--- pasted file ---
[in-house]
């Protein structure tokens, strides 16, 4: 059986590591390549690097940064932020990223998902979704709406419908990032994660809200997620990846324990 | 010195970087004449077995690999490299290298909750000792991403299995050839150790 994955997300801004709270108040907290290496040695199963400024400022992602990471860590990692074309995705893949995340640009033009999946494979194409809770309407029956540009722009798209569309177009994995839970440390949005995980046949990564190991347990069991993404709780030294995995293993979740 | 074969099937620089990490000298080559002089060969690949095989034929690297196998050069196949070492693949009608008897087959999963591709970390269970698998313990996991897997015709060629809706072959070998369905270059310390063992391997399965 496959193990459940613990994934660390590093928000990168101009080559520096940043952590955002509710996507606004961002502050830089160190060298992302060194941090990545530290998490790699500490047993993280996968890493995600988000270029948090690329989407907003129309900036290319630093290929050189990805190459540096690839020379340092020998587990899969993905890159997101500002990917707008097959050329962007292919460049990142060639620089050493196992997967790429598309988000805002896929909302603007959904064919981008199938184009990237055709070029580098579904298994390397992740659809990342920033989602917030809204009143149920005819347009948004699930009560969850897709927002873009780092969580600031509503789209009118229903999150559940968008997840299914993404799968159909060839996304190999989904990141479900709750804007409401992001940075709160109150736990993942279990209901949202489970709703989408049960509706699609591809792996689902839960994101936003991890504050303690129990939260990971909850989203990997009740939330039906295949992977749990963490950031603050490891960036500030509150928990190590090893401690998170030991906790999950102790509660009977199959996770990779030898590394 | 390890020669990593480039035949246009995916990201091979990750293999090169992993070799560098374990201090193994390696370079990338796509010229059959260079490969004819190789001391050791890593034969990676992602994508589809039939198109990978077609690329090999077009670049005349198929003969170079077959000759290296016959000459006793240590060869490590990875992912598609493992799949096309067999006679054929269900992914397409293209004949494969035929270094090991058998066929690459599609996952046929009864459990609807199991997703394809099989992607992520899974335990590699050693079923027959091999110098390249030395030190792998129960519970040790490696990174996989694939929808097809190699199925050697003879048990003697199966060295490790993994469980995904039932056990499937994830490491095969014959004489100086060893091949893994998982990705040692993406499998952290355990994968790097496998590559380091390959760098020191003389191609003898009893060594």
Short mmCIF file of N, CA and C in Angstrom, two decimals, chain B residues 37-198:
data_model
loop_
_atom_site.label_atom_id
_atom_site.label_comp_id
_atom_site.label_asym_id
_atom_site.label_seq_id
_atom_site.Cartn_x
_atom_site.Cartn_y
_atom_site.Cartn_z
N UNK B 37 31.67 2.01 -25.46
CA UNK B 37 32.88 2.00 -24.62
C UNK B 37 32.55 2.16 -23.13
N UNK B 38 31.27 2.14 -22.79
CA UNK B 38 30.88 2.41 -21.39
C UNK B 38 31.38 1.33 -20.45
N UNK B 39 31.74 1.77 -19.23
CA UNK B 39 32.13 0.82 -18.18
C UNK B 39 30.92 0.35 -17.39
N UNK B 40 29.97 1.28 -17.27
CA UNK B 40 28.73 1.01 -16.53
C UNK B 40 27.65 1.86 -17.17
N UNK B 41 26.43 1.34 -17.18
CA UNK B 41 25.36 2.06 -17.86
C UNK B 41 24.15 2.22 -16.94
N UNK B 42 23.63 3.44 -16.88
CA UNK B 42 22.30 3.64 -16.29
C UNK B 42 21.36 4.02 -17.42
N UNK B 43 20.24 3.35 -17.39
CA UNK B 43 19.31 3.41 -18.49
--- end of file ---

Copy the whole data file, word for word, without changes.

[in-house]
């Protein structure tokens, strides 16, 4: 059986590591390549690097940064932020990223998902979704709406419908990032994660809200997620990846324990 | 010195970087004449077995690999490299290298909750000792991403299995050839150790 994955997300801004709270108040907290290496040695199963400024400022992602990471860590990692074309995705893949995340640009033009999946494979194409809770309407029956540009722009798209569309177009994995839970440390949005995980046949990564190991347990069991993404709780030294995995293993979740 | 074969099937620089990490000298080559002089060969690949095989034929690297196998050069196949070492693949009608008897087959999963591709970390269970698998313990996991897997015709060629809706072959070998369905270059310390063992391997399965 496959193990459940613990994934660390590093928000990168101009080559520096940043952590955002509710996507606004961002502050830089160190060298992302060194941090990545530290998490790699500490047993993280996968890493995600988000270029948090690329989407907003129309900036290319630093290929050189990805190459540096690839020379340092020998587990899969993905890159997101500002990917707008097959050329962007292919460049990142060639620089050493196992997967790429598309988000805002896929909302603007959904064919981008199938184009990237055709070029580098579904298994390397992740659809990342920033989602917030809204009143149920005819347009948004699930009560969850897709927002873009780092969580600031509503789209009118229903999150559940968008997840299914993404799968159909060839996304190999989904990141479900709750804007409401992001940075709160109150736990993942279990209901949202489970709703989408049960509706699609591809792996689902839960994101936003991890504050303690129990939260990971909850989203990997009740939330039906295949992977749990963490950031603050490891960036500030509150928990190590090893401690998170030991906790999950102790509660009977199959996770990779030898590394 | 390890020669990593480039035949246009995916990201091979990750293999090169992993070799560098374990201090193994390696370079990338796509010229059959260079490969004819190789001391050791890593034969990676992602994508589809039939198109990978077609690329090999077009670049005349198929003969170079077959000759290296016959000459006793240590060869490590990875992912598609493992799949096309067999006679054929269900992914397409293209004949494969035929270094090991058998066929690459599609996952046929009864459990609807199991997703394809099989992607992520899974335990590699050693079923027959091999110098390249030395030190792998129960519970040790490696990174996989694939929808097809190699199925050697003879048990003697199966060295490790993994469980995904039932056990499937994830490491095969014959004489100086060893091949893994998982990705040692993406499998952290355990994968790097496998590559380091390959760098020191003389191609003898009893060594």
Short mmCIF file of N, CA and C in Angstrom, two decimals, chain B residues 37-198:
data_model
loop_
_atom_site.label_atom_id
_atom_site.label_comp_id
_atom_site.label_asym_id
_atom_site.label_seq_id
_atom_site.Cartn_x
_atom_site.Cartn_y
_atom_site.Cartn_z
N UNK B 37 31.67 2.01 -25.46
CA UNK B 37 32.88 2.00 -24.62
C UNK B 37 32.55 2.16 -23.13
N UNK B 38 31.27 2.14 -22.79
CA UNK B 38 30.88 2.41 -21.39
C UNK B 38 31.38 1.33 -20.45
N UNK B 39 31.74 1.77 -19.23
CA UNK B 39 32.13 0.82 -18.18
C UNK B 39 30.92 0.35 -17.39
N UNK B 40 29.97 1.28 -17.27
CA UNK B 40 28.73 1.01 -16.53
C UNK B 40 27.65 1.86 -17.17
N UNK B 41 26.43 1.34 -17.18
CA UNK B 41 25.36 2.06 -17.86
C UNK B 41 24.15 2.22 -16.94
N UNK B 42 23.63 3.44 -16.88
CA UNK B 42 22.30 3.64 -16.29
C UNK B 42 21.36 4.02 -17.42
N UNK B 43 20.24 3.35 -17.39
CA UNK B 43 19.31 3.41 -18.49